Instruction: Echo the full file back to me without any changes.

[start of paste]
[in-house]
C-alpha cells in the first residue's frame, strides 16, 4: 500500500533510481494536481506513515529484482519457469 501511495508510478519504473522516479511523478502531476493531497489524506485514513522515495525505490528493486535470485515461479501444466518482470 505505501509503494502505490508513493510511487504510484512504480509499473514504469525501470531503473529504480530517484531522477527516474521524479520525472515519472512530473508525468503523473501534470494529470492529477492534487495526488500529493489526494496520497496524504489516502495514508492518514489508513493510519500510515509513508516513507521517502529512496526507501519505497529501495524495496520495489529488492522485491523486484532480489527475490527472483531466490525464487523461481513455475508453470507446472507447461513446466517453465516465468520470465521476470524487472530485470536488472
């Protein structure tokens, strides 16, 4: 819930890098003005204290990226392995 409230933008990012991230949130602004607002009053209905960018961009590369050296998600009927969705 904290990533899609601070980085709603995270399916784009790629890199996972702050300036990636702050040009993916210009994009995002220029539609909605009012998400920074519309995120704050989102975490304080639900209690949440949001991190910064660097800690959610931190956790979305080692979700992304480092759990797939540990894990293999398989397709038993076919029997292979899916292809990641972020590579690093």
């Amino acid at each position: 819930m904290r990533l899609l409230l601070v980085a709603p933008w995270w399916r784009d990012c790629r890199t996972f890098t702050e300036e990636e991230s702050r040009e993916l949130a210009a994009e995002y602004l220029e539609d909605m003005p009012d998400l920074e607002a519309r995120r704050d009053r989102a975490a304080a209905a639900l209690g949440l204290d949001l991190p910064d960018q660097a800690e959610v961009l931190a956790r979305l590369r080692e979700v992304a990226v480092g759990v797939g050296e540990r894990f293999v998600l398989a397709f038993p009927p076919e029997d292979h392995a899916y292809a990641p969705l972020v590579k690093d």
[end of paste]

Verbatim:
[in-house]
C-alpha cells in the first residue's frame, strides 16, 4: 500500500533510481494536481506513515529484482519457469 501511495508510478519504473522516479511523478502531476493531497489524506485514513522515495525505490528493486535470485515461479501444466518482470 505505501509503494502505490508513493510511487504510484512504480509499473514504469525501470531503473529504480530517484531522477527516474521524479520525472515519472512530473508525468503523473501534470494529470492529477492534487495526488500529493489526494496520497496524504489516502495514508492518514489508513493510519500510515509513508516513507521517502529512496526507501519505497529501495524495496520495489529488492522485491523486484532480489527475490527472483531466490525464487523461481513455475508453470507446472507447461513446466517453465516465468520470465521476470524487472530485470536488472
């Protein structure tokens, strides 16, 4: 819930890098003005204290990226392995 409230933008990012991230949130602004607002009053209905960018961009590369050296998600009927969705 904290990533899609601070980085709603995270399916784009790629890199996972702050300036990636702050040009993916210009994009995002220029539609909605009012998400920074519309995120704050989102975490304080639900209690949440949001991190910064660097800690959610931190956790979305080692979700992304480092759990797939540990894990293999398989397709038993076919029997292979899916292809990641972020590579690093």
């Amino acid at each position: 819930m904290r990533l899609l409230l601070v980085a709603p933008w995270w399916r784009d990012c790629r890199t996972f890098t702050e300036e990636e991230s702050r040009e993916l949130a210009a994009e995002y602004l220029e539609d909605m003005p009012d998400l920074e607002a519309r995120r704050d009053r989102a975490a304080a209905a639900l209690g949440l204290d949001l991190p910064d960018q660097a800690e959610v961009l931190a956790r979305l590369r080692e979700v992304a990226v480092g759990v797939g050296e540990r894990f293999v998600l398989a397709f038993p009927p076919e029997d292979h392995a899916y292809a990641p969705l972020v590579k690093d």